How strange to discover the figure of Donald Trump in a 2001 novel by César Aira! I’m speaking of Shantytown, in which Aira presents a character called Judge Plaza, an obese woman with dyed-blond hair. Here’s how Aira describes her (pp. 128-129), in Chris Andrews‘ fine translation:
Very confident, well-groomed, commanding and decisive. She had earned her reputation. She inspired fear. The tabloid journalists loved her, and so did their huge audience, who felt it was time for a tough and energetic justice, unhampered by wigs and precedents, ready to take to the streets and fight crime on its own turf.
A few die-hard liberals criticized Judge Plaza—under their breath, mind you, and among themselves in their ivory towers—for being a “media celebrity.” But that wouldn’t have stopped them approving of her if she hadn’t been so vulgar, so in tune with the bloodthirsty instincts of the masses. In fact they had a very good reason to approve of her, which was that she always chose her prey among the masses that had made her a star. And once she had chosen and the hunt was on, she was as fierce as a wild cat: relentless, vengeful, truly bad, of that you could be sure. There was no escape. The public cheered and cried out for more. It’s odd that it never occurred to those citizens, not even for a moment, as they sat in front of their televisions following the judge’s exploits, that one day she might target them. After all, anyone can end up looking suspicious, given the complexity of modern life in a big city, and she was not the sort of judge to bother with gathering evidence, or comparing witness statements, or giving guarantees; her specialty was destruction, annihilation, and the slightest suspicion or rumor was enough for her to go on. She was a woman to be feared, yet none of her fans was afraid of her. Maybe it was because of her status as a media personality. The villains she was after were personalities too, at least as soon as she was on the case, and the whole operation remained within the kingdom of images.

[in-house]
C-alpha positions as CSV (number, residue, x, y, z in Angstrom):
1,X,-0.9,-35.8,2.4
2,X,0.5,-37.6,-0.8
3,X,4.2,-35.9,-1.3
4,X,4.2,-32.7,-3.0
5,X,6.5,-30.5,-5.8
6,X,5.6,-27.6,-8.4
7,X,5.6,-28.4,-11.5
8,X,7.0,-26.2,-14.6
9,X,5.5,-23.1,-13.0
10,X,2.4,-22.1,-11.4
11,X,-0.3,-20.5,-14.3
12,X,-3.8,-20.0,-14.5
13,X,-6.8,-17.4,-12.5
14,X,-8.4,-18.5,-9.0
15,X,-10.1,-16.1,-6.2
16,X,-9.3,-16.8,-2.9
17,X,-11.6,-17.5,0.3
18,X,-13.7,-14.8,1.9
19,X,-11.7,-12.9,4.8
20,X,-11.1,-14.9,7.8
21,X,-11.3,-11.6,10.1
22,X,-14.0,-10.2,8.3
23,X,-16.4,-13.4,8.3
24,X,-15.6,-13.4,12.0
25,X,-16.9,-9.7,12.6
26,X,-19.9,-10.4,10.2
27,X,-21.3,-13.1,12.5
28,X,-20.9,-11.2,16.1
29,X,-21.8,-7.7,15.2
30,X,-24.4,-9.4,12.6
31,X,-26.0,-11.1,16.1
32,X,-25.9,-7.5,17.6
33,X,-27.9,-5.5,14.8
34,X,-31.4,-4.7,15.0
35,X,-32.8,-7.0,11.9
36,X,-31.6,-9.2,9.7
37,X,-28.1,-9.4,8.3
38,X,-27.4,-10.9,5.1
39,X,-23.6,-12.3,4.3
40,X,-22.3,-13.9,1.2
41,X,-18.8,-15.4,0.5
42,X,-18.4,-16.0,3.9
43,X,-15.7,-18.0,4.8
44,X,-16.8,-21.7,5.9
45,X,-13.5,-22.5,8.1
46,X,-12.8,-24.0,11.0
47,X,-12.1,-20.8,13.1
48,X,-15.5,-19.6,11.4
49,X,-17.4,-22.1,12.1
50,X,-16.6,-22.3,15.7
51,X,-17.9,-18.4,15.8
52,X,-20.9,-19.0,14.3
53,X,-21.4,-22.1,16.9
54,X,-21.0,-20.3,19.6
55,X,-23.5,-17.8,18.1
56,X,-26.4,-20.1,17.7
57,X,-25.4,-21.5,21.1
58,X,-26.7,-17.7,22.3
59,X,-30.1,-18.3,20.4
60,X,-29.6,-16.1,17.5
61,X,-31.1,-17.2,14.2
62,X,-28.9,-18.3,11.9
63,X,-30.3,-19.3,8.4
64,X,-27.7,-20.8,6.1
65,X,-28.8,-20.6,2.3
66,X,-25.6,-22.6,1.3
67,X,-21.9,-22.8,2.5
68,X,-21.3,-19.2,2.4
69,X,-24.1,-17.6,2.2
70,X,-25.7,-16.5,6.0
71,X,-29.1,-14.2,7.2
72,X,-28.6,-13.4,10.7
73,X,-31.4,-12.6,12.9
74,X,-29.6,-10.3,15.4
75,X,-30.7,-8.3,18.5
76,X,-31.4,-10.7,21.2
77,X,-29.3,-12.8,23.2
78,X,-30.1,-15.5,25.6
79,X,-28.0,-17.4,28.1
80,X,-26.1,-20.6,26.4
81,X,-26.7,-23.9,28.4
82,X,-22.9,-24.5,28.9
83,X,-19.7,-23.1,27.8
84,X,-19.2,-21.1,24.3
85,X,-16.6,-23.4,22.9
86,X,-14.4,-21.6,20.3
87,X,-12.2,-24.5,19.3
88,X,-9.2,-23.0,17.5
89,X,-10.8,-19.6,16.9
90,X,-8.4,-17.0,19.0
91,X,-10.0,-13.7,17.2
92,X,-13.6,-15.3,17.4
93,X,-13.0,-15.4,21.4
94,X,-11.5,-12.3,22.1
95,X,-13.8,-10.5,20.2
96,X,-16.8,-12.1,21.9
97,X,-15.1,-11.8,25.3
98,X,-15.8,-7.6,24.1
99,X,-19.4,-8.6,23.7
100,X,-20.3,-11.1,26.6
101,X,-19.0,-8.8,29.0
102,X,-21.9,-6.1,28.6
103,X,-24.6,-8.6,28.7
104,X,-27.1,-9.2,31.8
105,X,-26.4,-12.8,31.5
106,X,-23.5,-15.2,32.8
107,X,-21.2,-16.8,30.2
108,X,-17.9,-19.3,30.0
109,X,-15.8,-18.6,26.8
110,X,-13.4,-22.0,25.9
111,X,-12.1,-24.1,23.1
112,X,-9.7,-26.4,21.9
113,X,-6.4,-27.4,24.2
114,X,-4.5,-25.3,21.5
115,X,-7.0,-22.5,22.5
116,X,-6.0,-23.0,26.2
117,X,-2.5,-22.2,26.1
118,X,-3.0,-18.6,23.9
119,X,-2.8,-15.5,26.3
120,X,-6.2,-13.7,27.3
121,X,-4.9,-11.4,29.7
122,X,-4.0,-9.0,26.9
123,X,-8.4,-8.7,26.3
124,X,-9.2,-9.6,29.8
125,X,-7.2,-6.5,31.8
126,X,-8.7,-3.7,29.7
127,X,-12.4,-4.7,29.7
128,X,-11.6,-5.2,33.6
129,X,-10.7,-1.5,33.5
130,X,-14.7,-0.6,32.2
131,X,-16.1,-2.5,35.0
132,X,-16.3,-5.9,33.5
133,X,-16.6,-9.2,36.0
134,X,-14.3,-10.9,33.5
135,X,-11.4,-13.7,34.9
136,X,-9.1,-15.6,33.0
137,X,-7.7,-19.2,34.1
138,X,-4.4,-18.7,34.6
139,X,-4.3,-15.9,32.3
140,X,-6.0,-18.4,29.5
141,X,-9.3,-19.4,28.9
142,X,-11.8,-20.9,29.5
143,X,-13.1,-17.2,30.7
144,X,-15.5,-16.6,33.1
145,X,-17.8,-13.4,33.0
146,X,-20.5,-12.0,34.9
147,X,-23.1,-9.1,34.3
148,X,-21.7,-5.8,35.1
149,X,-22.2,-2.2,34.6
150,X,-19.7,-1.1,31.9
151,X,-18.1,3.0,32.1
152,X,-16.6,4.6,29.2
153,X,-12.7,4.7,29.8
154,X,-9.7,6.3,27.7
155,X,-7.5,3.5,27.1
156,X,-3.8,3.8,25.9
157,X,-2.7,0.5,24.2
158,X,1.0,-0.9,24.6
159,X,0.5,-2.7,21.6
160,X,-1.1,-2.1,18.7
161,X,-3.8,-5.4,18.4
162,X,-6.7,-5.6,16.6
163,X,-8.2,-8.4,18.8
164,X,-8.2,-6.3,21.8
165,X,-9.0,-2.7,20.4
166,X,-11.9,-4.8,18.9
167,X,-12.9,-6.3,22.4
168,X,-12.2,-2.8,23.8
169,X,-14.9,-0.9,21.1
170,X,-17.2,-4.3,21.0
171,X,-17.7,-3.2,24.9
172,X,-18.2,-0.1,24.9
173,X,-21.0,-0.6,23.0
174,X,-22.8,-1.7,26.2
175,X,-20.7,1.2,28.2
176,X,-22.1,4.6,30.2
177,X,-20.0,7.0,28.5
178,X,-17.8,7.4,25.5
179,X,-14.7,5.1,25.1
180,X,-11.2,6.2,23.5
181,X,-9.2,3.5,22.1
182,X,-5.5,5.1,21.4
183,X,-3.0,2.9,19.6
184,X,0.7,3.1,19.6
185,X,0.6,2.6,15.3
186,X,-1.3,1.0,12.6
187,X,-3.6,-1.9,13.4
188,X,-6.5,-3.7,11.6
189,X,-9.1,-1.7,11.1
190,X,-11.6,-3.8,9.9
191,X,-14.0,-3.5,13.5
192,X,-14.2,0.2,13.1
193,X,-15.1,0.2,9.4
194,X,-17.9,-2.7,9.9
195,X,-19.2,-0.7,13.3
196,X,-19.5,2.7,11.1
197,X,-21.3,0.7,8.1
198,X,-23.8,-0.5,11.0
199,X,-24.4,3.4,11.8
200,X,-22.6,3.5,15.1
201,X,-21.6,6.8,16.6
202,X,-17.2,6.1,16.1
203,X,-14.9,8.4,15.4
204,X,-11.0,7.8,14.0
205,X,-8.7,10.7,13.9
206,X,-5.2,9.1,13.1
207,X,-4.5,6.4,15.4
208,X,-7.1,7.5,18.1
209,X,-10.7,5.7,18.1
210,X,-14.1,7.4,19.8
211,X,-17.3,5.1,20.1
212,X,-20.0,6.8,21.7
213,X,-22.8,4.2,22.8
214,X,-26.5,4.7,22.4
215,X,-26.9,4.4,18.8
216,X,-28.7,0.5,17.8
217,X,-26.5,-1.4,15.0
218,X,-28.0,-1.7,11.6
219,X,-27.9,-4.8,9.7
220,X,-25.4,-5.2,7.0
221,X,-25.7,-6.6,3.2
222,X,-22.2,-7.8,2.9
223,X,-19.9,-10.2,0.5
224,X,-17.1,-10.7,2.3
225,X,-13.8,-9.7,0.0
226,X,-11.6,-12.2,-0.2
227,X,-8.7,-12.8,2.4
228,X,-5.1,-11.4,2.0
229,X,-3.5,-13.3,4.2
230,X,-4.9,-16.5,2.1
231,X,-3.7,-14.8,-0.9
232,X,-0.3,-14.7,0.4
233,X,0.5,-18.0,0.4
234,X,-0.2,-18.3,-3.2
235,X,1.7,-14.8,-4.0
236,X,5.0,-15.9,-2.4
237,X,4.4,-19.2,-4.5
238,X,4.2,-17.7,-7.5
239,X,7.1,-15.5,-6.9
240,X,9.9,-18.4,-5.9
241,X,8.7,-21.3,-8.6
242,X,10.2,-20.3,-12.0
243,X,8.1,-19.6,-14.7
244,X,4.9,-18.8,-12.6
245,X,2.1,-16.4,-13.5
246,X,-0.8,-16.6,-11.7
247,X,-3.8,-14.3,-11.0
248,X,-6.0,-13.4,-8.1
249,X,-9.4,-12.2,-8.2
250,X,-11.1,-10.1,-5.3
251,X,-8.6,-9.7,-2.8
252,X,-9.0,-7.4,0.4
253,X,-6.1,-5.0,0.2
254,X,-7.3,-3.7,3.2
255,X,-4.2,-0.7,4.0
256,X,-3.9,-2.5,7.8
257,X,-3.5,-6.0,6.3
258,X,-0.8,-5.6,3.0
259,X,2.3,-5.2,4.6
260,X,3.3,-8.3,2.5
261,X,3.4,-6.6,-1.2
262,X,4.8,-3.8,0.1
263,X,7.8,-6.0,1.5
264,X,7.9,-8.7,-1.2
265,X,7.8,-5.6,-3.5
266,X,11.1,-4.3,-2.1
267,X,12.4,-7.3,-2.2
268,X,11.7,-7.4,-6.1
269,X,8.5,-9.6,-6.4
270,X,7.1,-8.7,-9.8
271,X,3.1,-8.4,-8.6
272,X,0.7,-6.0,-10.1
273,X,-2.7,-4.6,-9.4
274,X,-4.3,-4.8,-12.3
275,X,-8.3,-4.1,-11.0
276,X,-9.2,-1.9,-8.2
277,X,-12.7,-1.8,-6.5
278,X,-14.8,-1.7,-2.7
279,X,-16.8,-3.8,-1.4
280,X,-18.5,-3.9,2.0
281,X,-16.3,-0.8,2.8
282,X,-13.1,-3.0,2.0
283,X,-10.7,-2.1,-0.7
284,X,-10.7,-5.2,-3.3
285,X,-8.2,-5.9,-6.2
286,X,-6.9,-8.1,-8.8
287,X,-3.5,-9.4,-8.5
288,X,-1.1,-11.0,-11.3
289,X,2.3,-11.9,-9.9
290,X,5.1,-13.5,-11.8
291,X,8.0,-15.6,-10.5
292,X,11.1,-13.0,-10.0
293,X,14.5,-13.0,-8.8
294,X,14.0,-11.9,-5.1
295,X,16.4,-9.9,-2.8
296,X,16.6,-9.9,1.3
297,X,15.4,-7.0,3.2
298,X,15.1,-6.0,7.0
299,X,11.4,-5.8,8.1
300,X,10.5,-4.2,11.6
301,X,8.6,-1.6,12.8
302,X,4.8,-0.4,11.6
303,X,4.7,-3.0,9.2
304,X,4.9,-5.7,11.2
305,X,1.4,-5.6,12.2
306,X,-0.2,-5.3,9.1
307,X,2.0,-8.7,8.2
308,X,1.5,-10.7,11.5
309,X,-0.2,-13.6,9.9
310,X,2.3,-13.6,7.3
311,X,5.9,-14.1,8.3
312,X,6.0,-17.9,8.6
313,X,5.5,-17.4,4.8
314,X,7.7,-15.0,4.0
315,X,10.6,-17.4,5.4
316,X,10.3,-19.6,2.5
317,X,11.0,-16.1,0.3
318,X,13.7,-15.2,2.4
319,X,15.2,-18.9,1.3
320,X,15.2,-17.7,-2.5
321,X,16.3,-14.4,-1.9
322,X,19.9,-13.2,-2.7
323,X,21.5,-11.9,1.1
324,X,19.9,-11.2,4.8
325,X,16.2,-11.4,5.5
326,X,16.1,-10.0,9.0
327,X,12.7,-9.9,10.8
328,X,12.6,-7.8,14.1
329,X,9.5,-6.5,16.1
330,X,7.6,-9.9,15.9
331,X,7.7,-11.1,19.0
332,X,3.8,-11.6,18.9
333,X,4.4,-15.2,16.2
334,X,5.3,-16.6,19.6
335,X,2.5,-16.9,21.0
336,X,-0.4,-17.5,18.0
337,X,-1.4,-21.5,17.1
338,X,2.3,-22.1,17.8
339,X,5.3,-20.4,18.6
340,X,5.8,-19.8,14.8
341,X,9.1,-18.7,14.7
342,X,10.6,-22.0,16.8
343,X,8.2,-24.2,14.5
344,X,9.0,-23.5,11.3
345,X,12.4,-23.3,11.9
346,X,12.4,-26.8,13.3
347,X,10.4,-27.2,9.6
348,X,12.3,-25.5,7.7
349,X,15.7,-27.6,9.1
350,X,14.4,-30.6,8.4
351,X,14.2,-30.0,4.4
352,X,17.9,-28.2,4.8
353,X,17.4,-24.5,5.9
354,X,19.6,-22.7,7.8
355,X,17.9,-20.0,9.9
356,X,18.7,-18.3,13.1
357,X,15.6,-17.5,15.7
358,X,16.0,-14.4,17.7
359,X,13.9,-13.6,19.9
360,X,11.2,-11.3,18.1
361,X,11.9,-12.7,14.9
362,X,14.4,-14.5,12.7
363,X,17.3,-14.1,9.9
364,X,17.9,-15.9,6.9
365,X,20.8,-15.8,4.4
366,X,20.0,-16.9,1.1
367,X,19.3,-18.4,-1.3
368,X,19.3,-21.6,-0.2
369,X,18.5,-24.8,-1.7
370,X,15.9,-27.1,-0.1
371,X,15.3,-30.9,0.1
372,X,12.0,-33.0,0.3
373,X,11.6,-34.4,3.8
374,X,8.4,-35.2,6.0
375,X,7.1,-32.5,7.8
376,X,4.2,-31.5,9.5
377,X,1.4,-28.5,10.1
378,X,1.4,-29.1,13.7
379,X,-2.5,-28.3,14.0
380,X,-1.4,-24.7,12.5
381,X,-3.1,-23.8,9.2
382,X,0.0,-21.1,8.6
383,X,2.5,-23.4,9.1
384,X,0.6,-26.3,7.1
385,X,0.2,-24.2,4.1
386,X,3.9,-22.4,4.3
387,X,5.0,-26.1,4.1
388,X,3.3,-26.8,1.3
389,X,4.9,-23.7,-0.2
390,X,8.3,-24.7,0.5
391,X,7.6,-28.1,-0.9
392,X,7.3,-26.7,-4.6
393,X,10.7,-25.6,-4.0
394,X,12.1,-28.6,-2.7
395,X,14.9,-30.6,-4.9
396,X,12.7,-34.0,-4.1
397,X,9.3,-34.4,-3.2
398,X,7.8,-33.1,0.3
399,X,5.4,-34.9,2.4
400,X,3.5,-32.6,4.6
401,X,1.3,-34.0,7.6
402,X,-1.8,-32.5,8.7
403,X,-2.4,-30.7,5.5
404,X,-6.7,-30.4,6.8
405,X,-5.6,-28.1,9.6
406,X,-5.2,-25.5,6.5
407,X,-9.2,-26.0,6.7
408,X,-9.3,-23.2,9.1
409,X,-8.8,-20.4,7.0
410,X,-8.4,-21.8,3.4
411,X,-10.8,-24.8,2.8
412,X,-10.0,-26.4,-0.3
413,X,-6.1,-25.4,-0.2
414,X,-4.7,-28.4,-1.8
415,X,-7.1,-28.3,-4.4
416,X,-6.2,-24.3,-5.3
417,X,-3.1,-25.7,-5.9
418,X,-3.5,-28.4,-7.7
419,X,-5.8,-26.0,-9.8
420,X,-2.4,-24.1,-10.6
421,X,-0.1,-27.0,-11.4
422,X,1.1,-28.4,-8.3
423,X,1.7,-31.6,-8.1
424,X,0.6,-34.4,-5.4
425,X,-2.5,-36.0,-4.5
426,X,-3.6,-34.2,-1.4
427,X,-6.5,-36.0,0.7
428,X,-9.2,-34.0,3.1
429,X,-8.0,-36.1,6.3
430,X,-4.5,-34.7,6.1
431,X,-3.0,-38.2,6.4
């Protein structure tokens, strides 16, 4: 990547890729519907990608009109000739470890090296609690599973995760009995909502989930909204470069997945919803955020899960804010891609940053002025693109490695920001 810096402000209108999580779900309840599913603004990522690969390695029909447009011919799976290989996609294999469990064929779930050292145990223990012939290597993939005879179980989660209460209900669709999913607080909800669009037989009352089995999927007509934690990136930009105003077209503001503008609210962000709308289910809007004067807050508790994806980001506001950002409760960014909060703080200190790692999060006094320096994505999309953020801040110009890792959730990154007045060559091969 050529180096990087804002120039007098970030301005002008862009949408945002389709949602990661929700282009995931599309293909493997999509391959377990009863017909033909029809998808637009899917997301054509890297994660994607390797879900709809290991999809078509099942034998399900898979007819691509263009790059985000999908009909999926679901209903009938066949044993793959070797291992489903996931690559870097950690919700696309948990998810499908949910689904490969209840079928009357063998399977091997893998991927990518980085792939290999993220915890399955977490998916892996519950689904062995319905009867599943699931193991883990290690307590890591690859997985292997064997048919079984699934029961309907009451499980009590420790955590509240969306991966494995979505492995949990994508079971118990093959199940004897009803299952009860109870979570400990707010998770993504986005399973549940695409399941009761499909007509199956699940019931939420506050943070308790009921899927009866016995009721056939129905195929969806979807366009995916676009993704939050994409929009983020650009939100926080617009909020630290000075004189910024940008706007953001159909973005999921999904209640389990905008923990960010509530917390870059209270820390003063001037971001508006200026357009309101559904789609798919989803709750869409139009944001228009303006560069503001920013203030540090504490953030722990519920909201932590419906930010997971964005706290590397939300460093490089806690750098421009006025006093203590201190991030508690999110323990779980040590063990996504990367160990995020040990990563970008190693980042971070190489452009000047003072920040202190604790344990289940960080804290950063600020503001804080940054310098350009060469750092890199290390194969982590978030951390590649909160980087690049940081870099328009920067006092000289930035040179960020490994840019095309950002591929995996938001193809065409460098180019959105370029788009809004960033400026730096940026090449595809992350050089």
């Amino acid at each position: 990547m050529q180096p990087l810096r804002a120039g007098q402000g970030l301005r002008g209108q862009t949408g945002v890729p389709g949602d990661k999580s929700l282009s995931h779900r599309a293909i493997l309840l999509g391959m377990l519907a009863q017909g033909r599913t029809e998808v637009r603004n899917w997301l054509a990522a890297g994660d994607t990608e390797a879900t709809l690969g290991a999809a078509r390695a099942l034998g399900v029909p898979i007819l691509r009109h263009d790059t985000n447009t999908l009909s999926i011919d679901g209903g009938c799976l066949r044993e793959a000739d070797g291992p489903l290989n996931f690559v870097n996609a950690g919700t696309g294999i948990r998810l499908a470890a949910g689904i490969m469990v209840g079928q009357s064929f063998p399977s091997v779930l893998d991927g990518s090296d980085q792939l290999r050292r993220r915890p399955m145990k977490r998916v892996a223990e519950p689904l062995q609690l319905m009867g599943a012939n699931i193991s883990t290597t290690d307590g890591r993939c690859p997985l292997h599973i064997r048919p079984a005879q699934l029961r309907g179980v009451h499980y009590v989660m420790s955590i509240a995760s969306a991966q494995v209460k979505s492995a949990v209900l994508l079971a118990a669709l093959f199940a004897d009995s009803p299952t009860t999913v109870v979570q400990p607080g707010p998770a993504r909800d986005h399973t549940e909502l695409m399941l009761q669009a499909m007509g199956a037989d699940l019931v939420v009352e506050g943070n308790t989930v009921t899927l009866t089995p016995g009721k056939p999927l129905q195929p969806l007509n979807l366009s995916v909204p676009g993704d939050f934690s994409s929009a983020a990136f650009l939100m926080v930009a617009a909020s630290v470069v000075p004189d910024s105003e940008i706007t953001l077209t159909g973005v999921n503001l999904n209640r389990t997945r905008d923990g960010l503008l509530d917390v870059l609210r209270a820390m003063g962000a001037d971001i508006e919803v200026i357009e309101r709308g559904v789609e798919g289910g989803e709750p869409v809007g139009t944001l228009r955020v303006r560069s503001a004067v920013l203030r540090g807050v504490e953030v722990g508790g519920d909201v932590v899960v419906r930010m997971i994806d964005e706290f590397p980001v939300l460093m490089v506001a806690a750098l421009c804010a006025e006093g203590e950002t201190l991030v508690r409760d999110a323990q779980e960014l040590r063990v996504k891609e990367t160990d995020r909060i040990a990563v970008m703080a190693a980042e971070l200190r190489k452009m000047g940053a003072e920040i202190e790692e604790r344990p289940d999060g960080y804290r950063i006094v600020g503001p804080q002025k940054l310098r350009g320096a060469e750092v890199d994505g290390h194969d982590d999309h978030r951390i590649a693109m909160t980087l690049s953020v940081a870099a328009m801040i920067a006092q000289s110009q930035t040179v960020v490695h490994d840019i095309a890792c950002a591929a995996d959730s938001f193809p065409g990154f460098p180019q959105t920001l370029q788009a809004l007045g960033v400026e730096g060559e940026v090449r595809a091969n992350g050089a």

Donald Trump is about to arrive in the Oval Office from “the kingdom of images,” with no qualifications beyond his relentless vengefulness, his rampant egotism, his cunning mutilation and manipulation of language, and the star-struck desperation of his fans, who would rather shelter in the kingdom of images than confront the realities of their historical moment.
Aira concludes his introduction of the Judge with this statement: “It’s often said that television has changed people’s lives, but the truth is that life has maintained its independence.” We’re witnessing the truth of this insight as it relates to Trump, whose chaotic, Keystone Cops cabinet appointments are already giving some of his supporters pause; perhaps it’s beginning to sink in that this uniquely unqualified, pampered-from-birth nitwit will be Bumbler-in-Chief for the next four years, during which real damage to real lives will be done in ways which neither his supporters nor his opponents can predict.
I should add that Aira’s is a cautionary tale in this regard, because Judge Plaza wins in the end. The kingdom of images merges with real life in a brutal, hallucinatory way that may well capture what we’ll all be feeling when the next presidential election rolls around.